Download full report below to see the Appendix.


    [i] Productivity gains have plateaued in recent years. See Mitchell Hartman, “What Killed U.S. Productivity?,” Marketplace, January 10, 2017, accessed August 16, 2017, https://www.marketplace.org/2017/01/10/world/what-killed-us-productivity. But total productivity continues inching up—1.2% from the second quarter of 2016 to the second quarter of 2017, due to a combination of increases in output (2.7%) and hours worked (1.5%). “Second Quarter 2017 Productivity and Costs Report,” Bureau of Labor Statistics, accessed August 16, 2017, https://www.bls.gov/news.release/prod2.nr0.htm.

    [ii] The national unemployment rate has dipped to 4.3%, which is the lowest rate in a decade. “Labor Force Statistics from the Current Population Survey,” Bureau of Labor Statistics, accessed August 16, 2017, https://data.bls.gov/timeseries/LNS14000000. But workers across the country still feel acute economic anxiety, which has a number of drivers. See, e.g., Keith Payne, The Broken Ladder: How Inequality Affects the Way We Think, Live, and Die (New York: Viking, 2017) (inequality); Bivens, Josh, and & Lawrence Mishel, “Understanding the History Divergence Between Productivity and a Typical Worker’s Pay: Why It Matters and Why It’s Real,” Economic Policy Institute, September 2, 2015, http://www.epi.org/publication/understanding-the-historic-divergence-between-productivity-and-a-typical-workers-pay-why-it-matters-and-why-its-real/; Gina Kolata, Death Rates Rising for Middle-Aged White Americans, Study Finds, https://www.nytimes.com/2015/11/03/health/death-rates-rising-for-middle-aged-white-americans-study-finds.html?_r=0 (life expectancy).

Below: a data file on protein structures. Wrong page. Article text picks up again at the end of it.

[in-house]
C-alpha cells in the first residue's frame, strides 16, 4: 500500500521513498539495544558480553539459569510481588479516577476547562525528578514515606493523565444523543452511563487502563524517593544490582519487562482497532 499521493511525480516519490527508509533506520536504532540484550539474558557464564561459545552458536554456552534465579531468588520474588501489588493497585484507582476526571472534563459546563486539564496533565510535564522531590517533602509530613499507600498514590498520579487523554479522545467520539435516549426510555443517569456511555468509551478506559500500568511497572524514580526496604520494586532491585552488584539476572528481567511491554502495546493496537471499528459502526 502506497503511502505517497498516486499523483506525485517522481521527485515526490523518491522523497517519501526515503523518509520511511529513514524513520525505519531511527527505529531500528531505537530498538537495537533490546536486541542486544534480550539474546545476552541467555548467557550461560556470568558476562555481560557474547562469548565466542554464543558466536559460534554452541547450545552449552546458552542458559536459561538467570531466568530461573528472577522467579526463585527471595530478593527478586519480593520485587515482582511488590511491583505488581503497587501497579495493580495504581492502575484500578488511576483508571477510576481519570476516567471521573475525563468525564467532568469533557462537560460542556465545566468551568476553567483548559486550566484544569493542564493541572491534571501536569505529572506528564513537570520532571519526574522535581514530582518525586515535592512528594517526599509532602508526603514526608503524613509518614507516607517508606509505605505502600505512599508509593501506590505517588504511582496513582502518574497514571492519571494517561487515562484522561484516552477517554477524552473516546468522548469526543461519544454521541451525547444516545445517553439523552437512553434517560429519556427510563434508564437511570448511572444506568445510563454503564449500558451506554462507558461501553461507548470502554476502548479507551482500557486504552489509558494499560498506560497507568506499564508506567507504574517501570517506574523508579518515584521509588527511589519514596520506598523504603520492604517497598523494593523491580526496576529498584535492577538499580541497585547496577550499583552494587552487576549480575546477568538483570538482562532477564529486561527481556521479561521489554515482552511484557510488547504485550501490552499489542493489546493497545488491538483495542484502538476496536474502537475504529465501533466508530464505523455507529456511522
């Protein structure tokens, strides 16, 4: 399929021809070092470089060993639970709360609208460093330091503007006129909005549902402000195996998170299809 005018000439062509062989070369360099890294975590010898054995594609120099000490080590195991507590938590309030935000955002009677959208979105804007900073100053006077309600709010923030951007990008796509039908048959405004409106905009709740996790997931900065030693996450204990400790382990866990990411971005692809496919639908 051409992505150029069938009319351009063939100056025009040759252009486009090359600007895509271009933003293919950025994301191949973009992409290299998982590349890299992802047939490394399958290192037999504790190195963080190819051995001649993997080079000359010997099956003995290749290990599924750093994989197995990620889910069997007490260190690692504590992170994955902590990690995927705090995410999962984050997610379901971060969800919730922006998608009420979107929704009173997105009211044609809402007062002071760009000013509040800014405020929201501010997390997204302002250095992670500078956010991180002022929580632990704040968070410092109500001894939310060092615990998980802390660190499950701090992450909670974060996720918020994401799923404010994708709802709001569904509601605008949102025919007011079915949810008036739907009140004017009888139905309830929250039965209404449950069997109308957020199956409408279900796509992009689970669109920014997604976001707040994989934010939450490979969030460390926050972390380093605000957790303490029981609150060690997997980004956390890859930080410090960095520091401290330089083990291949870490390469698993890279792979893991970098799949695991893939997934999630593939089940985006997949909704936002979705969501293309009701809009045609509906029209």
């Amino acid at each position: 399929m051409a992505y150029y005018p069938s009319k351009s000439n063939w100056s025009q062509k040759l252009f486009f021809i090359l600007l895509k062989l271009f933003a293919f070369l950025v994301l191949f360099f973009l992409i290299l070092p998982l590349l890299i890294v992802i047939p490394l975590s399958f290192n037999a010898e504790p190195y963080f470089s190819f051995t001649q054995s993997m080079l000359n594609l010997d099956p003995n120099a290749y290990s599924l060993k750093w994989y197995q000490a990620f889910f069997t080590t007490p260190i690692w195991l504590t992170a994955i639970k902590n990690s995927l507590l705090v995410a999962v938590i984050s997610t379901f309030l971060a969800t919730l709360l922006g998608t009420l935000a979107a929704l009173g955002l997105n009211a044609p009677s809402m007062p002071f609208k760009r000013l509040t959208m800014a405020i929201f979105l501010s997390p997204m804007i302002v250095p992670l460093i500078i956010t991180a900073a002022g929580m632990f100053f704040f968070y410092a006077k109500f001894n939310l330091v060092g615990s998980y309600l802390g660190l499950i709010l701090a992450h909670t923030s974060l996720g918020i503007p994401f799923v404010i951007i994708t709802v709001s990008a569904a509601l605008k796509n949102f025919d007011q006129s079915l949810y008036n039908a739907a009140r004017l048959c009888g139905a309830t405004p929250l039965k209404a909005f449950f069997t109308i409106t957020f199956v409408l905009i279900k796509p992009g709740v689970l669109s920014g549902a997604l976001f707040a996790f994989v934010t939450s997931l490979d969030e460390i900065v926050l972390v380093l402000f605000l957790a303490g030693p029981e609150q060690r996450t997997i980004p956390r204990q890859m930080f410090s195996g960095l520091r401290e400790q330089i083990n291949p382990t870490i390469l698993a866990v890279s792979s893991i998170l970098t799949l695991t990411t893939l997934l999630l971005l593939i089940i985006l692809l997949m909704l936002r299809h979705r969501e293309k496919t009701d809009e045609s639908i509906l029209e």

[iii] See, e.g., Ben Casselman, “Americans Don’t Miss Manufacturing—They Miss Unions,” FiveThirtyEight (2016), https://fivethirtyeight.com/features/americans-dont-miss-manufacturing-they-miss-unions/.

    [iv] See ibid.

    [v] “Employment Projections: 2014-24 Summary,” accessed August 17, 2017, https://www.bls.gov/news.release/ecopro.nr0.htm.

    [vi] Hospitals are often referred to as health systems to describe the breadth of inpatient and outpatient services they provide.

    [vii] American Hospital Association (AHA), “Hospitals are Economic Anchors in their Communities,” accessed August 17, 2017, http://www.aha.org/content/17/17econcontribution.pdf. According the AHA, “…the importance of hospitals to their communities extends far beyond health care,” touting the millions of workers hospitals employ both directly and indirectly through their economic activity. Ibid.

    [viii] Aggregated data from the Occupational Employment Statistics, Bureau of Labor Statistics, for the eleven Industrial Midwest states, https://www.bls.gov/oes/.

    [ix] Current Employment Statistics 1980-2016, https://www.bls.gov/ces/.